Australia is known for its varied geography and landscapes. With beautiful vast coastline, sandy beaches such as the breathtaking Palm Cove, tropical rain forests, wide mountain ranges, dry desert basins, and the world's largest coral reef—Australia has the climate and scenery to impress anyone. Any country or region on this has some amount of archeological insight to offer us that can help bring a stronger understanding of our own cultural and evolutionary history—Australia is no different. Believed to have been first inhabited just under 50,000 years ago, there are several archeological sites being explored and examined today in Australia that demonstrate aspects of early indigenous life on the continent. These three archaeological sites are some of the most historically and culturally significant on the island continent.
Lake Mungo Remains
The Lake Mungo remains consist of three separate sets of fossils found in the Willandra Lakes Region of New South Wales, Australia. These remains are referred to as Lake Mungo 1 (Mungo Lady), Lake Mungo 2 (LM2), and Lake Mungo 3 (Mungo Man). Discovered in 1969 by Jim Bowler, the Mungo Lady remains are not well preserved, but do hold special significance to the archaeological world. These early human inhabitant remains are some of the oldest anatomically modern human remains to be found in Australia and are the oldest evidence of ceremonial burial and cremation in ancient human societies in the world. The Mungo Lake remains are found in a vast, dry lake region, providing numerous sources of archaeological evidence for early human habitation. Excavating stone tools and objects dating back before the last ice age, this region is one of the most significant archaeological sites in the entire Australian continent.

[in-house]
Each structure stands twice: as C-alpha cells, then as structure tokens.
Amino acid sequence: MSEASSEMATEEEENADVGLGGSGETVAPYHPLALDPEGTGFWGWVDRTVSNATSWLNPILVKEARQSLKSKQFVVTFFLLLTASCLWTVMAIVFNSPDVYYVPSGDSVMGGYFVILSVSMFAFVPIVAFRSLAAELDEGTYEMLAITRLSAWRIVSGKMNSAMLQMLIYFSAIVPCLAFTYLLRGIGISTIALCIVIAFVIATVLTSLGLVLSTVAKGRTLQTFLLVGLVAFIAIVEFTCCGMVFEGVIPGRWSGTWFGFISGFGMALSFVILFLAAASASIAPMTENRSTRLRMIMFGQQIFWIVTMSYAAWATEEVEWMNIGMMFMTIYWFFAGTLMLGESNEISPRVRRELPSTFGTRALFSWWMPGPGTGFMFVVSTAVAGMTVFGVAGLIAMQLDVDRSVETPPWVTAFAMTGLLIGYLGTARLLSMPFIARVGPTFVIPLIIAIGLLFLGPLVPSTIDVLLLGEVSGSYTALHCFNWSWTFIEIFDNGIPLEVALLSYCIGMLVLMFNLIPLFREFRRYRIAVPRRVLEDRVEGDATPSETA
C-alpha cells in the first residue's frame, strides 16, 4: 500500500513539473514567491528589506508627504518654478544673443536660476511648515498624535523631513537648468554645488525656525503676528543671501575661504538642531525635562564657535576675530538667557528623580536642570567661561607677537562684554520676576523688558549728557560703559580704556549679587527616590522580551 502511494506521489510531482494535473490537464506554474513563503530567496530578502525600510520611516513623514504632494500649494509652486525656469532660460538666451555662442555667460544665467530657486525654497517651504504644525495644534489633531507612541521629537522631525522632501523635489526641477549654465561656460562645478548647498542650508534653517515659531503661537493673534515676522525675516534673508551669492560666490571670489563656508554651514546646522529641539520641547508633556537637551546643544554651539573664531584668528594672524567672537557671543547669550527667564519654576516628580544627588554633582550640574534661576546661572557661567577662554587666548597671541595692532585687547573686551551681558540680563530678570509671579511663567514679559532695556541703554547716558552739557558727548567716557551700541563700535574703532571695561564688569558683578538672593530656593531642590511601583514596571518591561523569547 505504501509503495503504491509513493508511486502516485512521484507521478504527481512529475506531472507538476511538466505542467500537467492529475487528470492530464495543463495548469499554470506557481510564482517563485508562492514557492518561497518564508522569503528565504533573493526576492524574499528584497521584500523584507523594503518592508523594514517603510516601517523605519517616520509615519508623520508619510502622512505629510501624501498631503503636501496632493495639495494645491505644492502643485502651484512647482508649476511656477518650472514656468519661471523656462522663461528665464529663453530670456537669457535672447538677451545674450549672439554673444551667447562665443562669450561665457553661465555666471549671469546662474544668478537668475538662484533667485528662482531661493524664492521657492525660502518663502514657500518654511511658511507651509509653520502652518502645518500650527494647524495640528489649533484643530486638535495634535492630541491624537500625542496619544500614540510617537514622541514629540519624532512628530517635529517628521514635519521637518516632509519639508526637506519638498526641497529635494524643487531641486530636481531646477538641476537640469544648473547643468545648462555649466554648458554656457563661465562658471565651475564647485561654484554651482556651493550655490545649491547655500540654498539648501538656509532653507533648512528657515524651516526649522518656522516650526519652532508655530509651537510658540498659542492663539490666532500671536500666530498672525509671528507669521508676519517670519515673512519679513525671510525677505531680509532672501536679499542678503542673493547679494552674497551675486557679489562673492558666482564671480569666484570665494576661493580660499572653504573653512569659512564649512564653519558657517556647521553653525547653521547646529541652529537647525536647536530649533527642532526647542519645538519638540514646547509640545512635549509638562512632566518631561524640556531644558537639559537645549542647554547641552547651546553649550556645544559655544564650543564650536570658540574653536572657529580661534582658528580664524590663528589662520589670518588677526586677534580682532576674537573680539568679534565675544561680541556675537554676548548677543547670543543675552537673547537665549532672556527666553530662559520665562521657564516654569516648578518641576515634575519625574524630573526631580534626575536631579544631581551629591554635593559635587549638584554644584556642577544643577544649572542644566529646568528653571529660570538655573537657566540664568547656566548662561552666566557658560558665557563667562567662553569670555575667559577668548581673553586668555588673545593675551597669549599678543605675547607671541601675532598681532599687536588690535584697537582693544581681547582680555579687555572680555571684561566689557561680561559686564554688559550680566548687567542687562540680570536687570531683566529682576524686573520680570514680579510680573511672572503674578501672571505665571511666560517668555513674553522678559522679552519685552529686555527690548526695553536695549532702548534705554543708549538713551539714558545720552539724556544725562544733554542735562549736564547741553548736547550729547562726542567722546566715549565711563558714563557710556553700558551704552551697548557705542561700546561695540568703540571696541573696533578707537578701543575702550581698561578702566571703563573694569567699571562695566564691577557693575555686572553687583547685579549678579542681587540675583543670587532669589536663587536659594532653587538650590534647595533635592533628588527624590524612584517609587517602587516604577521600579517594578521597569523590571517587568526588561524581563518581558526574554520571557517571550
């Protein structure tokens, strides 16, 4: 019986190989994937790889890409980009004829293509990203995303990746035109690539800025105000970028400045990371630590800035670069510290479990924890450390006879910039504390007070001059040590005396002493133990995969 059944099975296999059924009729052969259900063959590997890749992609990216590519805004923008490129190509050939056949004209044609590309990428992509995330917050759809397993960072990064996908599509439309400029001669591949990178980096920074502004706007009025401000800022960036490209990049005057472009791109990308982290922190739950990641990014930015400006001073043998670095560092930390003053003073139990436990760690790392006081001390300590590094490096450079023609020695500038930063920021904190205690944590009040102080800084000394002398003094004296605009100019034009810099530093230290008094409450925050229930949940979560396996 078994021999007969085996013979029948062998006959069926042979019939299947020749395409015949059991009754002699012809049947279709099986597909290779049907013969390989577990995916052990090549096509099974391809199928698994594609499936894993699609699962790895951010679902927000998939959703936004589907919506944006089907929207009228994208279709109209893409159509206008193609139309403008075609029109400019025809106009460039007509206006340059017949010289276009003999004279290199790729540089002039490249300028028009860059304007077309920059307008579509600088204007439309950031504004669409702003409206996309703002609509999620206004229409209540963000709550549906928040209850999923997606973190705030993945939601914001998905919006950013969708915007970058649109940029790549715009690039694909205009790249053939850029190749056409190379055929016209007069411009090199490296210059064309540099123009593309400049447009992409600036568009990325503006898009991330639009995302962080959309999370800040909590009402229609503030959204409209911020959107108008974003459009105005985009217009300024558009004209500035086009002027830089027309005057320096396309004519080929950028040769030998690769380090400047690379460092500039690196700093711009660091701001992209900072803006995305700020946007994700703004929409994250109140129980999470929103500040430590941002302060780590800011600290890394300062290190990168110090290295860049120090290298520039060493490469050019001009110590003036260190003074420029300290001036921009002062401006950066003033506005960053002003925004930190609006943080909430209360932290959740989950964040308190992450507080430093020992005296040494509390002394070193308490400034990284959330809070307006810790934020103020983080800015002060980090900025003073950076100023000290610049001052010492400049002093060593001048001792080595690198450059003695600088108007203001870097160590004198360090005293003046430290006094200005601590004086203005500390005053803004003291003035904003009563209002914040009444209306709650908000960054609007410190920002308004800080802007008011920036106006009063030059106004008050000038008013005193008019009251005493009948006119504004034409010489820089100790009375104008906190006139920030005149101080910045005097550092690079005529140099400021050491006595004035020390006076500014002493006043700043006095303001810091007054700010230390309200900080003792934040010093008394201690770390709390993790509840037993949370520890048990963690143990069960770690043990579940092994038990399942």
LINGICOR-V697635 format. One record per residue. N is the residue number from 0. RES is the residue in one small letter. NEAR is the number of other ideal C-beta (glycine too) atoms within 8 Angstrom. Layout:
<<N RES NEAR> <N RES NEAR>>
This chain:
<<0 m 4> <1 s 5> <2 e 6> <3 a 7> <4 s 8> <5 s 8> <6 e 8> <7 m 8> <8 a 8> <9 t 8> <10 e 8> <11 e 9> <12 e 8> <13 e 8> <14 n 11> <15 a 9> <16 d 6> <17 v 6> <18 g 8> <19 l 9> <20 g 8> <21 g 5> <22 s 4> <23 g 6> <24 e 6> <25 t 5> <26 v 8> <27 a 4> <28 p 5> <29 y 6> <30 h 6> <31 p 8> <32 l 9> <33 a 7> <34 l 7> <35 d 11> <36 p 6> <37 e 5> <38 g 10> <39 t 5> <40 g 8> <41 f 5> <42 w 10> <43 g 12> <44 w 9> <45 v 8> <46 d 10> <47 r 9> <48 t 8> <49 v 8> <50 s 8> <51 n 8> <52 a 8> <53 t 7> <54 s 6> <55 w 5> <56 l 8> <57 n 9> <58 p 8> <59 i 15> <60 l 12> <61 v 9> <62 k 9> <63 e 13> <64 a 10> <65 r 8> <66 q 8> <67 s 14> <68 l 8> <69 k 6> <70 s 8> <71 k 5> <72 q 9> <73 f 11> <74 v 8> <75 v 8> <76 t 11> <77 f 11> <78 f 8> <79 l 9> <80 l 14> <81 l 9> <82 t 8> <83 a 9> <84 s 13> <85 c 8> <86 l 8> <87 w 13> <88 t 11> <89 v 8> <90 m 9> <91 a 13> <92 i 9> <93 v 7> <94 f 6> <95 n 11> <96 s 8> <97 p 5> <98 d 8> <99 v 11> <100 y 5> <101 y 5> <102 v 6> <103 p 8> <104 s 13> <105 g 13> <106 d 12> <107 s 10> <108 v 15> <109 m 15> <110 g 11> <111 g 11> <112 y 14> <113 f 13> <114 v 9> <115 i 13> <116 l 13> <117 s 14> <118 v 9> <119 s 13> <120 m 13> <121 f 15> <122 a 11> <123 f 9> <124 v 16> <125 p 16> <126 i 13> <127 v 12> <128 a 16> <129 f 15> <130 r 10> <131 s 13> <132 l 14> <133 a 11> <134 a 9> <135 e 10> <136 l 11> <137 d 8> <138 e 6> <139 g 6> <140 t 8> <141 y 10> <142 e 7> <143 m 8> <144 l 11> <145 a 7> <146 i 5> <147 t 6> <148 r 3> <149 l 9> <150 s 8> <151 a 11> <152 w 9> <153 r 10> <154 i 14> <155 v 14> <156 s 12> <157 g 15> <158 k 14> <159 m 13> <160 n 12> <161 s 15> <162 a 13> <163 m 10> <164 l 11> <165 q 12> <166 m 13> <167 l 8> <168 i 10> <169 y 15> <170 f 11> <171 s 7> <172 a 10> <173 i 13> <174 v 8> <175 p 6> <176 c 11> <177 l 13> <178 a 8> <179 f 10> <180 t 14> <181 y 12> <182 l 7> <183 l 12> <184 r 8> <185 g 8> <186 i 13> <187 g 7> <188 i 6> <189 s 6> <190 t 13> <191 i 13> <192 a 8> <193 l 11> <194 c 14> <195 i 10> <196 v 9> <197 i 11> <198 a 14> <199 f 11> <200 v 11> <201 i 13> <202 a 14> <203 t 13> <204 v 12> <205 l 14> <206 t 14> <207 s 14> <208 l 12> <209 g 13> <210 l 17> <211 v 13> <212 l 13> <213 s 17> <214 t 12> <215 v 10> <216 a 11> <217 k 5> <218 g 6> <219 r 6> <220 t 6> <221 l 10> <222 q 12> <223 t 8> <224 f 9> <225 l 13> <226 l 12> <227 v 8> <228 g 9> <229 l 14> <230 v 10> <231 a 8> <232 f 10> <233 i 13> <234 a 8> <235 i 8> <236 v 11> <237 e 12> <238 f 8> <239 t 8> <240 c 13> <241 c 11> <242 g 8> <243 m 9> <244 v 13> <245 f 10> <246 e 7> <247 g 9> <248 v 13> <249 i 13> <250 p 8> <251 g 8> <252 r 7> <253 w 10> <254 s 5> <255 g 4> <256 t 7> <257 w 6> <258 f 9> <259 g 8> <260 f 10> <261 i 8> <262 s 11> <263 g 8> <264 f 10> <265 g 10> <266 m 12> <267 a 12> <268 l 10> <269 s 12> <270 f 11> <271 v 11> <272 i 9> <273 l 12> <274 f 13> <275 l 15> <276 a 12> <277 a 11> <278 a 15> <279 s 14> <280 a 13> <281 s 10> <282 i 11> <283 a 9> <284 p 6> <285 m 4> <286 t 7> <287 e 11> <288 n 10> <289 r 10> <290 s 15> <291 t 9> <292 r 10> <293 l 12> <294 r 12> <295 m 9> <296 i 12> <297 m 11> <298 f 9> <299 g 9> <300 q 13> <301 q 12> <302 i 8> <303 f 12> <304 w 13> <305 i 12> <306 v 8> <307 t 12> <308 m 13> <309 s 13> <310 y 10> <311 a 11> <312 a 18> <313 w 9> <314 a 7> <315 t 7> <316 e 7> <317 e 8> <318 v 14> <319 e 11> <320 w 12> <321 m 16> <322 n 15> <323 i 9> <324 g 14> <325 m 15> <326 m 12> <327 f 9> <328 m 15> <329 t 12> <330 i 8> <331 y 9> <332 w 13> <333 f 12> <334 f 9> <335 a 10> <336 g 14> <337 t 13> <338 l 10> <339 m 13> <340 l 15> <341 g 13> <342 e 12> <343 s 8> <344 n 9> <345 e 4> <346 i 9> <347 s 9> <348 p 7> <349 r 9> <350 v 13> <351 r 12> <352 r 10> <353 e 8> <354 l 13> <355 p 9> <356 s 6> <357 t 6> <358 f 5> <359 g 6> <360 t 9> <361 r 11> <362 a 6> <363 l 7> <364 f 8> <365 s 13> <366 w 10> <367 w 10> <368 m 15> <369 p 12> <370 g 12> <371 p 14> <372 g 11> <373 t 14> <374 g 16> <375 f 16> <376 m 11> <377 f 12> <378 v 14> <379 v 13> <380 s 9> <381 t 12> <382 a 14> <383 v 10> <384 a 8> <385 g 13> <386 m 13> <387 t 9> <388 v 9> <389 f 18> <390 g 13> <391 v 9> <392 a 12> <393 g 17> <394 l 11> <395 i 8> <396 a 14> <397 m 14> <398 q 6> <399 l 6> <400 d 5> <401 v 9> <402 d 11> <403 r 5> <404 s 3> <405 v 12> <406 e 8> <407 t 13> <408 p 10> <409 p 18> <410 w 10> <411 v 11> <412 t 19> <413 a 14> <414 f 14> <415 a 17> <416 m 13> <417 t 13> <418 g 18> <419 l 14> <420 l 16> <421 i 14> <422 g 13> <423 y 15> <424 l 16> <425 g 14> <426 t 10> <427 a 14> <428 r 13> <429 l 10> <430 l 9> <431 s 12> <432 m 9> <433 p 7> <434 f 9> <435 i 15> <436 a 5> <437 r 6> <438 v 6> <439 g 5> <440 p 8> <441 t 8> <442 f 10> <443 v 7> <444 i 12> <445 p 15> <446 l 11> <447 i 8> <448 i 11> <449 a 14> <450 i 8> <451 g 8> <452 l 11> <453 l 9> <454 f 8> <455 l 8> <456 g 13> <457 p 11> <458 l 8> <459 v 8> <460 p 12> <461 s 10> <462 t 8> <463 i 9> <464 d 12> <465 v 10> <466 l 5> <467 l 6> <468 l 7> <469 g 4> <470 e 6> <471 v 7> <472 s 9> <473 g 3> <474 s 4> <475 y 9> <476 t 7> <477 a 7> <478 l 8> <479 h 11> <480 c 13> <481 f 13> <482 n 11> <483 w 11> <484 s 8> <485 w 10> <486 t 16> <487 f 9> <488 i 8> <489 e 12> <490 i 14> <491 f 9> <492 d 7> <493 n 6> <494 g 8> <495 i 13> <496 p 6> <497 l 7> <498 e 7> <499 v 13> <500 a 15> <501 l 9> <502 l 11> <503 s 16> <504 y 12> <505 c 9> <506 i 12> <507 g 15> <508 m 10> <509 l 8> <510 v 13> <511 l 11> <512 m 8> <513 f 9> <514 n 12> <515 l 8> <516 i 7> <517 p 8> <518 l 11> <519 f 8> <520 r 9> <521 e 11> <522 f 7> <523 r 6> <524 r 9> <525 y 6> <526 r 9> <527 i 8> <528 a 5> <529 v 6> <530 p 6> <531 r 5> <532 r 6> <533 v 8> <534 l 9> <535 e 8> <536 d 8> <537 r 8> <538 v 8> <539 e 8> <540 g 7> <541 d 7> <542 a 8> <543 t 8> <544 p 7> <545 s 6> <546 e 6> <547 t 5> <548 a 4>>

Sunbury Earth Rings
Located on hills near Sunbury, Victoria, the Sunbury Earth Rings are prehistoric aboriginal sites first investigated in the early 1970s. The site consists of five separate "rings" created by scraping off grass and topsoil and then piling it in a circular ridge around the outside of the rings. The rings very somewhat in size (from 10 to 25 meters diameter) and are all placed on gently sloping hills. The rings were first excavated in the early 1970s by archaeologist Dr. David Frankel. He excavated one of the rings to try to determine its origin, revealing the remains of two stone cairns and several sharp stone knives. Archaeologists believe that these rings represent aboriginal ceremonial sites where ritual scarification or circumcision ceremonies took place. Some evidence suggests that these sites are over 1000 years old. While the rings hold archaeological and historical significance to the early aboriginal inhabitants of Australia, modern development has encroached on the sites significantly.